Why Are There Different Glove Types?
You may be looking for a glove for yourself or as a gift for someone else and wonder: why are there so many different types of gloves? Well, the truth is, each glove type is designed to help the player with the conditions they'll face in the game. Below are the different types of Baseball Gloves out there and a little more information to help you get started.
Being close to the batter, infielders need to have quick hands and typically smaller gloves help with that. Especially for middle infielders (2nd base and shortstop), players will need to be quick on their feet and be able to scoop up fast ground balls as well as hard line drives. The third baseman usually has a longer glove to allow for better fielding than the middle infielders do.
You're probably wondering why a pitcher even needs a glove, right? Well, it's important to know that the pitcher is the closest player to the batter and will be getting some balls hit pretty hard at them - they should have a glove. Most pitchers can use just about any infielder's glove, but it's important to remember that the web of the glove should be closed so that the batter can't spot which pitch they are about to get.
This one is hopefully a bit more obvious since it has "catcher" in the name. A catcher's mitt must protect the hand of the player from constantly getting fastballs thrown at them. They always have high padding and it is important for the player to find one that feels comfortable because they are intentionally bulky. Look for ones with very good padding on the palm. Also, take into consideration that sometimes pitchers don't quite hit the target and the catcher has to manage to stop the ball from getting past them.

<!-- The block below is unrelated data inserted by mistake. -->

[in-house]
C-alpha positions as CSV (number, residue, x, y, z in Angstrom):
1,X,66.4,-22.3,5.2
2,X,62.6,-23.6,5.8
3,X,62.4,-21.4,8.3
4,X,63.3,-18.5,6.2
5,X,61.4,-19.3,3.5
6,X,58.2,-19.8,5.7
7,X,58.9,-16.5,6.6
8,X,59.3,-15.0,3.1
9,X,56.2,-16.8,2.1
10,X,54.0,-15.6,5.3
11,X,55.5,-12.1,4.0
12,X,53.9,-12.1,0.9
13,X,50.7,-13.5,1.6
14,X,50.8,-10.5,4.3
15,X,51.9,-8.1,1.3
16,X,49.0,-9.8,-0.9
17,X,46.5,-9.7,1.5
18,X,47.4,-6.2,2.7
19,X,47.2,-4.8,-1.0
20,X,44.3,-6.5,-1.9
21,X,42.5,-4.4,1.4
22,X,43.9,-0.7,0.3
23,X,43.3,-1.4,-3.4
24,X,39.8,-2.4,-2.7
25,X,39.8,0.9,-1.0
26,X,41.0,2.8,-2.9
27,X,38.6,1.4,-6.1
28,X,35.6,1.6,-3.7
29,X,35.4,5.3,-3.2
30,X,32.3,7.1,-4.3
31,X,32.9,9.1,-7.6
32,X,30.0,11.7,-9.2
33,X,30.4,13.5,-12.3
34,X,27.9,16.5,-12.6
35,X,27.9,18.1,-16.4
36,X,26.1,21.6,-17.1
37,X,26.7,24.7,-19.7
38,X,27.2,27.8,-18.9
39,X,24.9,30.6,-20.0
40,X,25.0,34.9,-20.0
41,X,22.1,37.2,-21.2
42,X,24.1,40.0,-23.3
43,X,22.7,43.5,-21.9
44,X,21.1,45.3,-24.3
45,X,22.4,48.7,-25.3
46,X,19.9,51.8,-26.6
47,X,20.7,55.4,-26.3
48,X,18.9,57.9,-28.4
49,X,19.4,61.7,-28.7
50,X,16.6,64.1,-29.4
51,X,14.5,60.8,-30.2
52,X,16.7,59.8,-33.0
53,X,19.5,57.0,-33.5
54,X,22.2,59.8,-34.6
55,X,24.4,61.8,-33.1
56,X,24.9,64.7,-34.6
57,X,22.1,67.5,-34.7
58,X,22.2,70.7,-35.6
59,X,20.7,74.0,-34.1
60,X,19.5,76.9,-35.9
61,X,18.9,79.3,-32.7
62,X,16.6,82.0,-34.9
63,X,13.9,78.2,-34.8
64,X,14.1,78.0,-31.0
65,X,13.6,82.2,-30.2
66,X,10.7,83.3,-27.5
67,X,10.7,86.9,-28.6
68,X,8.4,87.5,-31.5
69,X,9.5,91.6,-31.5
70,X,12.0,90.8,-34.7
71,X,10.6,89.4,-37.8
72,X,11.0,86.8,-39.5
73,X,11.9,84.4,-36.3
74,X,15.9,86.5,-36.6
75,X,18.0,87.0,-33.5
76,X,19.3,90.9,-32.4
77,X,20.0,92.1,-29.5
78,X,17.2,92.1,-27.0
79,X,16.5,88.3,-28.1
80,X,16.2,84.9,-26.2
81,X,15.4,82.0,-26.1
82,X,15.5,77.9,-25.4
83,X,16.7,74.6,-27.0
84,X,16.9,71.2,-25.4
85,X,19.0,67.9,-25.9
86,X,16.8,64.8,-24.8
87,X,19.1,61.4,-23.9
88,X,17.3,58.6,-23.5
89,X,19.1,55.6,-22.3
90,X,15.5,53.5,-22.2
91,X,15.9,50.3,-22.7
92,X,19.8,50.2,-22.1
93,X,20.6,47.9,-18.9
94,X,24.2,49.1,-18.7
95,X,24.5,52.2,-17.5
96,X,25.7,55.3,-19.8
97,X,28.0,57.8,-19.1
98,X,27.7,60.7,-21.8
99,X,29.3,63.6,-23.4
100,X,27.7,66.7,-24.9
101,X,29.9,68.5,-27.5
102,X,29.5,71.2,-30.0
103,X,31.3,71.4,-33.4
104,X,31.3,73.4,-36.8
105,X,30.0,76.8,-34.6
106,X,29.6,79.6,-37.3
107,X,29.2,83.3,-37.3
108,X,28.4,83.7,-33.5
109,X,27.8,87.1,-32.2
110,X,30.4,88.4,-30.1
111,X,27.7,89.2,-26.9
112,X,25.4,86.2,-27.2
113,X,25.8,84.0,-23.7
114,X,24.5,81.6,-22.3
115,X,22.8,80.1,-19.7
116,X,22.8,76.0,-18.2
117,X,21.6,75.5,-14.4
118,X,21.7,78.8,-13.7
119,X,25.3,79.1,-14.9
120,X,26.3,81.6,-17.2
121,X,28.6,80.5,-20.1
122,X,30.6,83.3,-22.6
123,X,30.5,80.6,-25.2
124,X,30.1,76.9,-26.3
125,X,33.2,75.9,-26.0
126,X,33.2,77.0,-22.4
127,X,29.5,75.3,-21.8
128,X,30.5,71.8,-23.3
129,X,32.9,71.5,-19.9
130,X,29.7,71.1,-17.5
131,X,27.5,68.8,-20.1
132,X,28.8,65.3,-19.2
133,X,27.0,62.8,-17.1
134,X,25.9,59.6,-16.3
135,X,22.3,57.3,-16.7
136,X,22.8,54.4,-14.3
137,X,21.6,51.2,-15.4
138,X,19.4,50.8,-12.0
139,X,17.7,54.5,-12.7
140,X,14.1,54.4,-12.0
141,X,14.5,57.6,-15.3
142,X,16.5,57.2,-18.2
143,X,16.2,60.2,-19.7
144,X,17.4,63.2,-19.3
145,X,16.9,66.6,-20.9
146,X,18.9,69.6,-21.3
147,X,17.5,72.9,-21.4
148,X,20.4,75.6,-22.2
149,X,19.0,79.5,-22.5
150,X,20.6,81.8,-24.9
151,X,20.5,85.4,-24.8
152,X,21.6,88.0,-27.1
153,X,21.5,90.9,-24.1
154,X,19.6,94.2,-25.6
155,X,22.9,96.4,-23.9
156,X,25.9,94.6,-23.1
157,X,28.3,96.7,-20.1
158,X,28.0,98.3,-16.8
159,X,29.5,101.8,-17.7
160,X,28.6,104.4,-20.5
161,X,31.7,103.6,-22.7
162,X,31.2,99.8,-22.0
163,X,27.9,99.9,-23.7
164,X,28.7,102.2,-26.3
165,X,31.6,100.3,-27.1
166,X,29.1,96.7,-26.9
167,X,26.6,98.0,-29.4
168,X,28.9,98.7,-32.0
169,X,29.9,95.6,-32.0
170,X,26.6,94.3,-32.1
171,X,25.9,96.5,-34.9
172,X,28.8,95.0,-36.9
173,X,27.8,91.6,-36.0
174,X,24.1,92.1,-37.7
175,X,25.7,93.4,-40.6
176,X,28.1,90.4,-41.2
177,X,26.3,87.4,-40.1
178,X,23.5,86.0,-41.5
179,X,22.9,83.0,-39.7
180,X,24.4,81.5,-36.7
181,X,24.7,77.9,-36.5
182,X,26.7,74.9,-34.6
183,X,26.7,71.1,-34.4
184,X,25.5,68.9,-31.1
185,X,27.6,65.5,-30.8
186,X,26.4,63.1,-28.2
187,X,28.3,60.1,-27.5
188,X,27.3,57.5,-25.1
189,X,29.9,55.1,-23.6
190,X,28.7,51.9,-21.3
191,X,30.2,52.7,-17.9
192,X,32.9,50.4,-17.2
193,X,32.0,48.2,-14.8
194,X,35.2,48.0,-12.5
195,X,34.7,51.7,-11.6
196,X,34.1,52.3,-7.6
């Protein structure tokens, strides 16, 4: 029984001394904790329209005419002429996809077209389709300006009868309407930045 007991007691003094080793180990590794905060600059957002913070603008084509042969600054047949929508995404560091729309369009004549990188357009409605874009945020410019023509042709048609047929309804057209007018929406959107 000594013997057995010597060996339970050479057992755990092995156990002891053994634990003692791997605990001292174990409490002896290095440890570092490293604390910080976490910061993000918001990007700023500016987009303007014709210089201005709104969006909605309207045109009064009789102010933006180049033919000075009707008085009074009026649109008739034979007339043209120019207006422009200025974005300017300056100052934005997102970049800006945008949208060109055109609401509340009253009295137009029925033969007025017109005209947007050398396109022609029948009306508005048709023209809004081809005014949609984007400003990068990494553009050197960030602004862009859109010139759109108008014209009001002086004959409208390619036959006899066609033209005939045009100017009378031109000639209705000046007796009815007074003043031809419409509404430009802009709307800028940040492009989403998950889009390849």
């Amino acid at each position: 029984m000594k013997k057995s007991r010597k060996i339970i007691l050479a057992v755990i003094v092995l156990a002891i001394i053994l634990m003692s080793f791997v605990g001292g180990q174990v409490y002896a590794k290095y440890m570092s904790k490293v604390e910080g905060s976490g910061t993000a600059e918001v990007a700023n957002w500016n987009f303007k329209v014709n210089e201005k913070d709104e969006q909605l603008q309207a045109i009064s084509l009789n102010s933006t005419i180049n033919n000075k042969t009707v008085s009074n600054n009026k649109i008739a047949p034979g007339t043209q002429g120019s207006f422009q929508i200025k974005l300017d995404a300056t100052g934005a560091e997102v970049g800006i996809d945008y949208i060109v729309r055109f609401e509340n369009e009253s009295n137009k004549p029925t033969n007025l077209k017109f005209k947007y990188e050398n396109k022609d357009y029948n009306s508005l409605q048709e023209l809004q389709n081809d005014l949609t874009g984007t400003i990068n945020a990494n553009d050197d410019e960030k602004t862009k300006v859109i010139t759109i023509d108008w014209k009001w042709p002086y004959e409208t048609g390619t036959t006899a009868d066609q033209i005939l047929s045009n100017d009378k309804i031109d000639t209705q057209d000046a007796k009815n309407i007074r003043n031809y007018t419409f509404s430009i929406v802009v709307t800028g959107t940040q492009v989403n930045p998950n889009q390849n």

First Baseman's Glove
Some people think that these gloves look a bit funny, but their design and construction serve some very important functions. These gloves don't have holes for the fingers because you will want to use your full hand to catch the ball. Lots of times you will have to "pick" the ball from a short hop off the dirt and the unique curve helps with that. You should also look for one that has good padding for the palm and right at the base of the index finger.
These gloves are usually the longest because they tend to have to chase fly balls and the longer the glove the longer the reach. Deep pockets make it hold the ball better once you do catch it to help prevent it from slipping out because the player is usually running at high speeds.